“Make sure the sleeve length is right,” says Devens. “It’s the easiest way to upgrade a suit.” Sleeve length is a common mistake he says he sees all the time, but the most simple way to make a suit look like it was made for you. When you’re at the tailor, make sure to wear a properly-fitting dress shirt with the cuff sitting just past your wrist bone. You want about 1/8″ to 1/4″ of your shirt cuff showing.

Next to that, taking in the waist is the next most-common option. There should be some waist suppression, but not to the point where there’s visible stretching at the buttons. Remember, you need enough room to chase bad guys. But, if you don’t have the shoulders right, a tailored waist can emphasize other problems the jacket may have.

Part of the reason Craig looks good in a suit is that the shoulder is the right shoulder size. Devens says, “Whenever a shoulder is too large on a jacket, it can make you look smaller and scrawny. But if you have the right shoulder, it can make you look proportional.” On Craig, the shoulder seam is right at the crest of the shoulder, which is where it should hit for you too. Devens says that some tailor shops can adjust the sleeves from the shoulder rather than from the cuff of the sleeve, but that’s a pricier job. The reason you’d even consider going about this option is that the jacket you own has functional sleeve buttons.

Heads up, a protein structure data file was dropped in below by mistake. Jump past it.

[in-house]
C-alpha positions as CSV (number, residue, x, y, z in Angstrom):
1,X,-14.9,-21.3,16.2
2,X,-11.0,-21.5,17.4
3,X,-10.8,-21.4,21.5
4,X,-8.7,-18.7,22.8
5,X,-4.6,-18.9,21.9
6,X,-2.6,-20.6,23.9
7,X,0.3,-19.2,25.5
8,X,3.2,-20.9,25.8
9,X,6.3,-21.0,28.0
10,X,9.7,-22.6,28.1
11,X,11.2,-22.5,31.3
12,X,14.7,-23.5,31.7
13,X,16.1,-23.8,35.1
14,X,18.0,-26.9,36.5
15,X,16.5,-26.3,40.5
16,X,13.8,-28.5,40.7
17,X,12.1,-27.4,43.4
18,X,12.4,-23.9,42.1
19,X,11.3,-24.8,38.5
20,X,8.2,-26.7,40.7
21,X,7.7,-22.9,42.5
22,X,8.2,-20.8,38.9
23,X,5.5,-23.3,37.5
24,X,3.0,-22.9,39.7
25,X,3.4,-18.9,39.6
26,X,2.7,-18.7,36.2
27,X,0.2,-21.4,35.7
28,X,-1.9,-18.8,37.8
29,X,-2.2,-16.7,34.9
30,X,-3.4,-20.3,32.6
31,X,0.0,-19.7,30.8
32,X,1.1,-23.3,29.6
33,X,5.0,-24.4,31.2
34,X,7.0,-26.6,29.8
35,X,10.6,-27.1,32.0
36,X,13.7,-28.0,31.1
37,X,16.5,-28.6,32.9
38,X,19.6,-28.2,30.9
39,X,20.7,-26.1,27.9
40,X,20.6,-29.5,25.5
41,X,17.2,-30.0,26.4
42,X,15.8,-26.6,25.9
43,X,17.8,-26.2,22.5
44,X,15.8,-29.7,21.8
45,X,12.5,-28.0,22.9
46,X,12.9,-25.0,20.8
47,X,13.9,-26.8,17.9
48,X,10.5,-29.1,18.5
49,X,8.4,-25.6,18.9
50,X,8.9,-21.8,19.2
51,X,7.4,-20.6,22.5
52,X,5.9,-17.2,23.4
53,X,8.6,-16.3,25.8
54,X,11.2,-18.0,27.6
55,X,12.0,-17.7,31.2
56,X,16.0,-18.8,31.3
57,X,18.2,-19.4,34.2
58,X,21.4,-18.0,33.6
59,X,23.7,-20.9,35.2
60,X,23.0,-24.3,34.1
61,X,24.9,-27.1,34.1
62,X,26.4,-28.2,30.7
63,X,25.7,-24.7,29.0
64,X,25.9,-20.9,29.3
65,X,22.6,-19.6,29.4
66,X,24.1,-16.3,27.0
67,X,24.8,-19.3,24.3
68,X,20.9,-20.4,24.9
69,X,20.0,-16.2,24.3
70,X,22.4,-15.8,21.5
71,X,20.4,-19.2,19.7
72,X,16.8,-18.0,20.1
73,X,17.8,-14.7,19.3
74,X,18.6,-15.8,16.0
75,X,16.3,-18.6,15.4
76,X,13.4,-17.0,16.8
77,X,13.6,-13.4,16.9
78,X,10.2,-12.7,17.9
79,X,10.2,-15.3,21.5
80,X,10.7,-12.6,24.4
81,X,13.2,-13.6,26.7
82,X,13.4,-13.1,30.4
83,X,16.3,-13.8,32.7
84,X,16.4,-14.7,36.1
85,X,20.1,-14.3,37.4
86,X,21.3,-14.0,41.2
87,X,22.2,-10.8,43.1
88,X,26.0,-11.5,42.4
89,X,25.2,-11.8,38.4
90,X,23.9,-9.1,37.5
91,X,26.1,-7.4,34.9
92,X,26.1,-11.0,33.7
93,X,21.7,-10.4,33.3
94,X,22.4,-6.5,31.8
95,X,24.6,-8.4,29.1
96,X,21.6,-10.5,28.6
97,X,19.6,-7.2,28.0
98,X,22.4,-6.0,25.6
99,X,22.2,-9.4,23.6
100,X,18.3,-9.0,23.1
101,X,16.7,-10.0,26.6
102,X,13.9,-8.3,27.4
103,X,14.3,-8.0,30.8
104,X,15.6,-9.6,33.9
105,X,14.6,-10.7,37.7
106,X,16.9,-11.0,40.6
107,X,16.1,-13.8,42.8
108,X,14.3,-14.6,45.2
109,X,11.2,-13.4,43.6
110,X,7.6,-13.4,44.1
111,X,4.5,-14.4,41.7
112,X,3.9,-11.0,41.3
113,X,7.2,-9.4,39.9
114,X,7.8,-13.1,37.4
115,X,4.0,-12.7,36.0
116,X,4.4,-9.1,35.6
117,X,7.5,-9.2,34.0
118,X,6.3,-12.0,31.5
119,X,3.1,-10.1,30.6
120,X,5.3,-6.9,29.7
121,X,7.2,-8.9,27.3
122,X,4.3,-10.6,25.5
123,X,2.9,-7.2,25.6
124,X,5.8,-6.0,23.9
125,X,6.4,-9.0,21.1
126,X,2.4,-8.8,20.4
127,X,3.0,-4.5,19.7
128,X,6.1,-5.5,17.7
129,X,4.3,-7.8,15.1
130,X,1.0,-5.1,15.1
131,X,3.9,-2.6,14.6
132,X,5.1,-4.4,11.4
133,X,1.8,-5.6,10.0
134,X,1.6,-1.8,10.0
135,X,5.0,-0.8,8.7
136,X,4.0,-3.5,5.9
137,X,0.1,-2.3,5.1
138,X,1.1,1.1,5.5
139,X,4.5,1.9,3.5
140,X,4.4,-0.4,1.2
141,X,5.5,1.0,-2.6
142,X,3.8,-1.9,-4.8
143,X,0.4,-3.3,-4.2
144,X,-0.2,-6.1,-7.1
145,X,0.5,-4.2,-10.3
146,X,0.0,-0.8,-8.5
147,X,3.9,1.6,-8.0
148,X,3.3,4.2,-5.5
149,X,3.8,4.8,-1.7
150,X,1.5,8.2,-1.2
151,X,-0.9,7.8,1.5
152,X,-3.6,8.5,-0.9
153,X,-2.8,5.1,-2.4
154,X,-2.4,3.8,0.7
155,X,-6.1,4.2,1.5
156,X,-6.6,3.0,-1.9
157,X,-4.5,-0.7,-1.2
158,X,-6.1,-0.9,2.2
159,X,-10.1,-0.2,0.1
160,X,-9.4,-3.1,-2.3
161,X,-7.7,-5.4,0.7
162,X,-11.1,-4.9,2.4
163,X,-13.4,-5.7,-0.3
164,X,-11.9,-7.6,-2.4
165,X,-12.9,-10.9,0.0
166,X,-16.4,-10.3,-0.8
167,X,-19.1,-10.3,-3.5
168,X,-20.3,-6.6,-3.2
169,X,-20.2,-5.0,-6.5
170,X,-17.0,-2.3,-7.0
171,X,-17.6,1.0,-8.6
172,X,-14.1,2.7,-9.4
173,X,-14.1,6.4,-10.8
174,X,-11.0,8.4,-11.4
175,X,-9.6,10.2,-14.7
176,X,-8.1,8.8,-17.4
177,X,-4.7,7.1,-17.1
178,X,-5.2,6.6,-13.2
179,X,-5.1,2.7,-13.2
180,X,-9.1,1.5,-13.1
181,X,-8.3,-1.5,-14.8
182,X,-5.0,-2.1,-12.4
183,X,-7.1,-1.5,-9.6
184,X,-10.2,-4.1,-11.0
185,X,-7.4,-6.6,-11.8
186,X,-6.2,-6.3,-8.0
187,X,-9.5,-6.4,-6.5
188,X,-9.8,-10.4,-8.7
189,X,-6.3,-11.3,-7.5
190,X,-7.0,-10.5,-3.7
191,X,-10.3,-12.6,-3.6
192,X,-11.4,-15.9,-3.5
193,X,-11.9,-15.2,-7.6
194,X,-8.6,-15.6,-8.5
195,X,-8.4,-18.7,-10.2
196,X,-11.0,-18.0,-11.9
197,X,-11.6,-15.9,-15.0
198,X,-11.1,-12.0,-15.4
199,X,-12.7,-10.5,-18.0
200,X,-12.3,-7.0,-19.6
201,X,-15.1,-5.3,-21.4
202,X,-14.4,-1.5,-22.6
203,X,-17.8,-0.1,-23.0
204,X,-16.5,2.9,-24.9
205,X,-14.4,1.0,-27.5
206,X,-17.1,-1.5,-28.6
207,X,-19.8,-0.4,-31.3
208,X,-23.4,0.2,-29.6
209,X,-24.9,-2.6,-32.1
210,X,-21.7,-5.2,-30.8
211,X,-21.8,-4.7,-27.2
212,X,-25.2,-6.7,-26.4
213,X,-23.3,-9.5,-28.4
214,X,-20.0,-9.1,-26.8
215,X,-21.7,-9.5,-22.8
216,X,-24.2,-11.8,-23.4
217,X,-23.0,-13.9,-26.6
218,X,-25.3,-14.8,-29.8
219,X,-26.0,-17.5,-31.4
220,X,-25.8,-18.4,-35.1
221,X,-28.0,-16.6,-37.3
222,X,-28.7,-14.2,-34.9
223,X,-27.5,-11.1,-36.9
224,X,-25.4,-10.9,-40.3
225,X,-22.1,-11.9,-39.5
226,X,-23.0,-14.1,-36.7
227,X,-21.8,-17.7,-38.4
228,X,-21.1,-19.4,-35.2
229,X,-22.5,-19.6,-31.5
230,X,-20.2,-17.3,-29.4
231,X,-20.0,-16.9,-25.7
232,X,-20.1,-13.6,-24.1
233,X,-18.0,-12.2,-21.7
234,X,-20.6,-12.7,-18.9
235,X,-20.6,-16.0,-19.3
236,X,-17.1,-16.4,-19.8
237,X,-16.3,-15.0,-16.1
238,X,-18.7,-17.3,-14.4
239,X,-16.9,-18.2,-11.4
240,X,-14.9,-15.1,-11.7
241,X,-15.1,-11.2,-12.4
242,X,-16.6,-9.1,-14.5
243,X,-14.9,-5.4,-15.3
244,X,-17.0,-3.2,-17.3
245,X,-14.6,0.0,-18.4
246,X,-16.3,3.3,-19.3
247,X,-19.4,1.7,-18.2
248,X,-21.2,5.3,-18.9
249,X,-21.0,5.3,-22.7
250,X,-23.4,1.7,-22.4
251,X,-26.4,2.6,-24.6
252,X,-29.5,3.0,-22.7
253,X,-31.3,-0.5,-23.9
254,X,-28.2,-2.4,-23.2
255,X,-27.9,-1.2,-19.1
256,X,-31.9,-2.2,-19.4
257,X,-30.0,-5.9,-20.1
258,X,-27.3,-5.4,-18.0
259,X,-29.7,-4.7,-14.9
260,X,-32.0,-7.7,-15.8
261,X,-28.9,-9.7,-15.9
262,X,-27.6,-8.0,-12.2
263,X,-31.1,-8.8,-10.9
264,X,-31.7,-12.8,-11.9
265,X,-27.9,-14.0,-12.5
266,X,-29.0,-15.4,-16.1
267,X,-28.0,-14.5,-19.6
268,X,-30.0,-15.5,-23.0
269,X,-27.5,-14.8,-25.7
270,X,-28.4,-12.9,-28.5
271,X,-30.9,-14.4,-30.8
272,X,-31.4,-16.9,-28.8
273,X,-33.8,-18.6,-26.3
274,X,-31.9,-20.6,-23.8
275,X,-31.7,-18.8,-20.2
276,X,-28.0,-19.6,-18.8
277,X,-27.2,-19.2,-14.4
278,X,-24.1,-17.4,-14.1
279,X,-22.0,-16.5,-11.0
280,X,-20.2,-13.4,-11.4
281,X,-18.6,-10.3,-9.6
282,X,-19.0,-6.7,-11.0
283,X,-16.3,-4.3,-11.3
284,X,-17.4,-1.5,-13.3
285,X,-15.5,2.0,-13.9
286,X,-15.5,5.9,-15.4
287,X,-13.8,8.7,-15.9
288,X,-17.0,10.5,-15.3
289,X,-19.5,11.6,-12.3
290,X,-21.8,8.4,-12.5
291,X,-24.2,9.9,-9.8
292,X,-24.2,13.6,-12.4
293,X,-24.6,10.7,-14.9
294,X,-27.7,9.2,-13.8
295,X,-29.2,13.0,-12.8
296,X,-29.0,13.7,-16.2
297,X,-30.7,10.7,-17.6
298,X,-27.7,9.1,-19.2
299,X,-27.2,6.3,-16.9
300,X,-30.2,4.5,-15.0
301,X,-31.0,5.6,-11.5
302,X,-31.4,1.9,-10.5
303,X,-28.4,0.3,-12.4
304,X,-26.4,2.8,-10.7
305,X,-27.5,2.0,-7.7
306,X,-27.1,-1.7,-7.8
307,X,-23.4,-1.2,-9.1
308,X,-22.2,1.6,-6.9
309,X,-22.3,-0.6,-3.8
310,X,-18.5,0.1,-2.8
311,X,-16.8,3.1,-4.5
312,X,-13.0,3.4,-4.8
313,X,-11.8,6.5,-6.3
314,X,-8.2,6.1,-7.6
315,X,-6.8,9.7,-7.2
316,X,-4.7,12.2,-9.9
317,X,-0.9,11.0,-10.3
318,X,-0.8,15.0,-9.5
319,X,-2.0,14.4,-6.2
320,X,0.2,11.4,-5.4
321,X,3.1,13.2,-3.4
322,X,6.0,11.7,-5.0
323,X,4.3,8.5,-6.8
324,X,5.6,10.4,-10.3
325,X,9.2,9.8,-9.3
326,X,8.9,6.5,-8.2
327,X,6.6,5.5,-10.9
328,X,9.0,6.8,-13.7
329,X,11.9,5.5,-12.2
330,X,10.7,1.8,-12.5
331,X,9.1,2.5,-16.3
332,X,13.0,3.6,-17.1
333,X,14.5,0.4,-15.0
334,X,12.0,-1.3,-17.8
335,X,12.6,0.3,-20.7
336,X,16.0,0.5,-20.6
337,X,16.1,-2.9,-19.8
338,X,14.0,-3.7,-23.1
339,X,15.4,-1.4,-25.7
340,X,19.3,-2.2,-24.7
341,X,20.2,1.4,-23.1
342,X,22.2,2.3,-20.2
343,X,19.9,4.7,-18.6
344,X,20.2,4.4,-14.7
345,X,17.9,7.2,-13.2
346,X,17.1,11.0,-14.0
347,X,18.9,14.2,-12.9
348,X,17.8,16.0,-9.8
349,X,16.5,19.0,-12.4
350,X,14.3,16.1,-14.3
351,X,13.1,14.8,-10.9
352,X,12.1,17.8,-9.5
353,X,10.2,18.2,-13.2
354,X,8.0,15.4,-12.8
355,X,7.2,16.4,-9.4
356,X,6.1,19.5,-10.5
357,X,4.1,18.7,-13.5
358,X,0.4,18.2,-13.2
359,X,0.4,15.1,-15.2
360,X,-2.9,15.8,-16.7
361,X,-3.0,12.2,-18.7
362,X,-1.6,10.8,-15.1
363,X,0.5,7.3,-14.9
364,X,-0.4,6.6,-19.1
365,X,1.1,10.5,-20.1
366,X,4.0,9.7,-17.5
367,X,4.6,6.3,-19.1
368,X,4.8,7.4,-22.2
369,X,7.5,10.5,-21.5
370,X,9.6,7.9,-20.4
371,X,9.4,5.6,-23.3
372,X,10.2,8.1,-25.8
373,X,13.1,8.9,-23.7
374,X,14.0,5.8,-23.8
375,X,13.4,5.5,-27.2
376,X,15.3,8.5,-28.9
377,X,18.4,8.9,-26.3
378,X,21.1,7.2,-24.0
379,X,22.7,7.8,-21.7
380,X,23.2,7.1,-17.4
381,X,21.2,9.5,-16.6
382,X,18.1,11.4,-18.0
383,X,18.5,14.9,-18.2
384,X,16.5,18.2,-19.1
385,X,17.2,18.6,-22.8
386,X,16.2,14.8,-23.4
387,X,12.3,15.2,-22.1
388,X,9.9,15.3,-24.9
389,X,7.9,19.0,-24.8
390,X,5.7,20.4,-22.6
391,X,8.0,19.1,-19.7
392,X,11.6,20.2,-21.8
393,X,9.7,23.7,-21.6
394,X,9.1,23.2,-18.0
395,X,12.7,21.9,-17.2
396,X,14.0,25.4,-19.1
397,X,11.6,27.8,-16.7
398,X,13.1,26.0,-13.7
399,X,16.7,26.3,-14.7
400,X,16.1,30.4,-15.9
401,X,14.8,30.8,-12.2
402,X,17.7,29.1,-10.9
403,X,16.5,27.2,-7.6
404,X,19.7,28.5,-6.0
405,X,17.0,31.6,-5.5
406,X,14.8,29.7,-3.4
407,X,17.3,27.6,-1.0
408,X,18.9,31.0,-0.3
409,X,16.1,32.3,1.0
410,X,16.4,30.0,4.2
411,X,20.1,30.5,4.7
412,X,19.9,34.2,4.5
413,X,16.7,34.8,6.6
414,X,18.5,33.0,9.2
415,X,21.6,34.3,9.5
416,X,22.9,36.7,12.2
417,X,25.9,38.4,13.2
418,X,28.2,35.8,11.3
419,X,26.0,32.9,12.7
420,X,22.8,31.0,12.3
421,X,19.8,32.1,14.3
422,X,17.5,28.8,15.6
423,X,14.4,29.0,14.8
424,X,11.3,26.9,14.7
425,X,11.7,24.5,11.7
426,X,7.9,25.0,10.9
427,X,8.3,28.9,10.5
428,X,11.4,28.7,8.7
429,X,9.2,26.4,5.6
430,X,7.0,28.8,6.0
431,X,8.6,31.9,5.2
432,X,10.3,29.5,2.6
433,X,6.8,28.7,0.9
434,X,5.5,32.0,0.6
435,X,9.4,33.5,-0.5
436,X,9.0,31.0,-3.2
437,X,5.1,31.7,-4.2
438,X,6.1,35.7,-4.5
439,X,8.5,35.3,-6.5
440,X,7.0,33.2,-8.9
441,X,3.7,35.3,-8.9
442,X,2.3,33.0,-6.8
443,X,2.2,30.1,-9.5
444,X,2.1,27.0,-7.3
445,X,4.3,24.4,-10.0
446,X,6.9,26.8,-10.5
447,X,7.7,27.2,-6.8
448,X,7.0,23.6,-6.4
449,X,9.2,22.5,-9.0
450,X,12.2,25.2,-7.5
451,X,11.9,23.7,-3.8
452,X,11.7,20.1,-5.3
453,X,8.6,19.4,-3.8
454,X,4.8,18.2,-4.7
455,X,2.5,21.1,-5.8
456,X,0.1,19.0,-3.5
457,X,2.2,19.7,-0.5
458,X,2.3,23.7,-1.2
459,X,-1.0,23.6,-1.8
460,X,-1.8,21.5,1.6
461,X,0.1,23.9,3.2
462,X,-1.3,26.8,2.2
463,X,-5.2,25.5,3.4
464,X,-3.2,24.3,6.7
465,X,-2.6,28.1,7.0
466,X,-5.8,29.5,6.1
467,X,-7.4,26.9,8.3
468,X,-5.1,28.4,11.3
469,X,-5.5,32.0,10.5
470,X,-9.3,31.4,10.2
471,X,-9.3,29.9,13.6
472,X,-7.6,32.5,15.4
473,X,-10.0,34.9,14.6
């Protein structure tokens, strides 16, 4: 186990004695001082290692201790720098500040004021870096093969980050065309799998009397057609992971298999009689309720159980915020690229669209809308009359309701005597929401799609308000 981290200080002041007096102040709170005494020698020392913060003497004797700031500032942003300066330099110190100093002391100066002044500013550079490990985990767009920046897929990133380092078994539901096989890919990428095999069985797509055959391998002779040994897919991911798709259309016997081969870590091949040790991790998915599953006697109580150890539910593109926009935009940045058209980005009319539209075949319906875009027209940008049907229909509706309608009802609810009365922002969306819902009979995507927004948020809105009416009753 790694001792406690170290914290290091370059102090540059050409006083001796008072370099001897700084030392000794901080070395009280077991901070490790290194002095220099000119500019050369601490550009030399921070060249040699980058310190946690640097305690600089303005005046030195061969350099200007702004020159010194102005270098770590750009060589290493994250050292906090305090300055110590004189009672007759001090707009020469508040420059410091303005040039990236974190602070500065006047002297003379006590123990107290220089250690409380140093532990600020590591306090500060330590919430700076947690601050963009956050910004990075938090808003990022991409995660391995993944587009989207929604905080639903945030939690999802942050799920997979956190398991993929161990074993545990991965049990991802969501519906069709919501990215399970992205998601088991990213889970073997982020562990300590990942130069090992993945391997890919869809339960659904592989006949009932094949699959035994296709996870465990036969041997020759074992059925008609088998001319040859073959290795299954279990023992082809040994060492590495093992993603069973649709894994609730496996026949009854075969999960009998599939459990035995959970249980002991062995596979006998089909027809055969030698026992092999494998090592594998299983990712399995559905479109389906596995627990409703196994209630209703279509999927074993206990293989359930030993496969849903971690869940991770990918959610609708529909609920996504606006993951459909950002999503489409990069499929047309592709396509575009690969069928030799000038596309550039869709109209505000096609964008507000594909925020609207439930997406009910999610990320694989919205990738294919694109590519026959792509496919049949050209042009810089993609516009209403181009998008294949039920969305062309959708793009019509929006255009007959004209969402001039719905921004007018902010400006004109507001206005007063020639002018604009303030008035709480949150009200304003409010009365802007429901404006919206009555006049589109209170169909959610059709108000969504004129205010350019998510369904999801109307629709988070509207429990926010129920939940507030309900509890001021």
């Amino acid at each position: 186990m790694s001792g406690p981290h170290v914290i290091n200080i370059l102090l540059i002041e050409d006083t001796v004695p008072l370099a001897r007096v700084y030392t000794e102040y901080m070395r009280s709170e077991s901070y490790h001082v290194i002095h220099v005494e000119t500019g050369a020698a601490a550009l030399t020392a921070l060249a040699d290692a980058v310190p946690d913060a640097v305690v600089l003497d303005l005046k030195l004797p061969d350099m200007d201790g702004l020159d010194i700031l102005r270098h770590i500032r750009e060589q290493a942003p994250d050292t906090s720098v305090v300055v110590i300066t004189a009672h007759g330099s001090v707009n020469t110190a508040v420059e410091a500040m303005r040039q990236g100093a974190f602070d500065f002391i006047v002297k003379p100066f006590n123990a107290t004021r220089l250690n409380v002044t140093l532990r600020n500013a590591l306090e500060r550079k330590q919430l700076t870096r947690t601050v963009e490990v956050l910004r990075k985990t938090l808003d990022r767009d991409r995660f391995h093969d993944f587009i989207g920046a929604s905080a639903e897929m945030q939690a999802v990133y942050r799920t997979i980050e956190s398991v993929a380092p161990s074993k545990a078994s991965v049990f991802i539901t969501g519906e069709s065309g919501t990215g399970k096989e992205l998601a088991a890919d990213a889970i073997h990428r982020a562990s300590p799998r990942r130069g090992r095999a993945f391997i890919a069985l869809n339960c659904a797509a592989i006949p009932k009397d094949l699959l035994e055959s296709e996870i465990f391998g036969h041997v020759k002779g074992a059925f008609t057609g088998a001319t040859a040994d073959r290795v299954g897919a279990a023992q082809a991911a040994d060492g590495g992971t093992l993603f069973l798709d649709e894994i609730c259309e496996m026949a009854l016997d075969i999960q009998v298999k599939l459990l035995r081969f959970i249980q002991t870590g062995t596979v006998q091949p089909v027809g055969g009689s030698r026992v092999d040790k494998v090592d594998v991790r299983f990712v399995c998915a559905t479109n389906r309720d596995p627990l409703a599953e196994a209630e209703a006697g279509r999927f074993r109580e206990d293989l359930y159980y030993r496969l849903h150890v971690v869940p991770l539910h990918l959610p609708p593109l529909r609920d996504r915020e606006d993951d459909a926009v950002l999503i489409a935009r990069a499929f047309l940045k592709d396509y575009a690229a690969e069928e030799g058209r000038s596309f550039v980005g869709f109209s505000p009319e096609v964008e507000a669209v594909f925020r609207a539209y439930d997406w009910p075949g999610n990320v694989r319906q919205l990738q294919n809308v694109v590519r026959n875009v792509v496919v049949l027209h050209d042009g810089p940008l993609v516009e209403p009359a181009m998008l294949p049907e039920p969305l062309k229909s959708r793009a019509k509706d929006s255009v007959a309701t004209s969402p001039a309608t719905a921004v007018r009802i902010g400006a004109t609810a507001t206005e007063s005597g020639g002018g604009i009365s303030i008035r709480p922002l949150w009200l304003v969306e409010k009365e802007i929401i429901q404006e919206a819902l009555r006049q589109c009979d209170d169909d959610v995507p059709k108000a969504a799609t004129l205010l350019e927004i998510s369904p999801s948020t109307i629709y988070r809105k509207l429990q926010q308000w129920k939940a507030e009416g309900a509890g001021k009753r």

“If I have to take in a jacket in the shoulders, that definitely much means that there are other things about the jacket that are also going to have to be sized down,” he notes.

When you’re at the tailor, make sure to also wear your dress shoes and a belt. The belt ensures the trousers will sit where you normally wear them and the shoes will give your tailor a more accurate picture of how the hem fall. Remember, Bond’s not an ankles kind of guy. To that end, he also doesn’t really do a cuff. Ask for a plain, blind-stitch hem. From there, make sure that the silhouette has enough room at the thighs, but is still tailored through the leg.

A Bond suit doesn’t have to be bespoke. But, you can get pretty damn close with what you’ve got already. Whether you’re an actual living secret agent or not, we hope these tips can help you feel like the best-dressed spy in the world.

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Gerald Ortiz

Gerald Ortiz is a staff writer at Gear Patrol covering style. From San Diego, now New York City.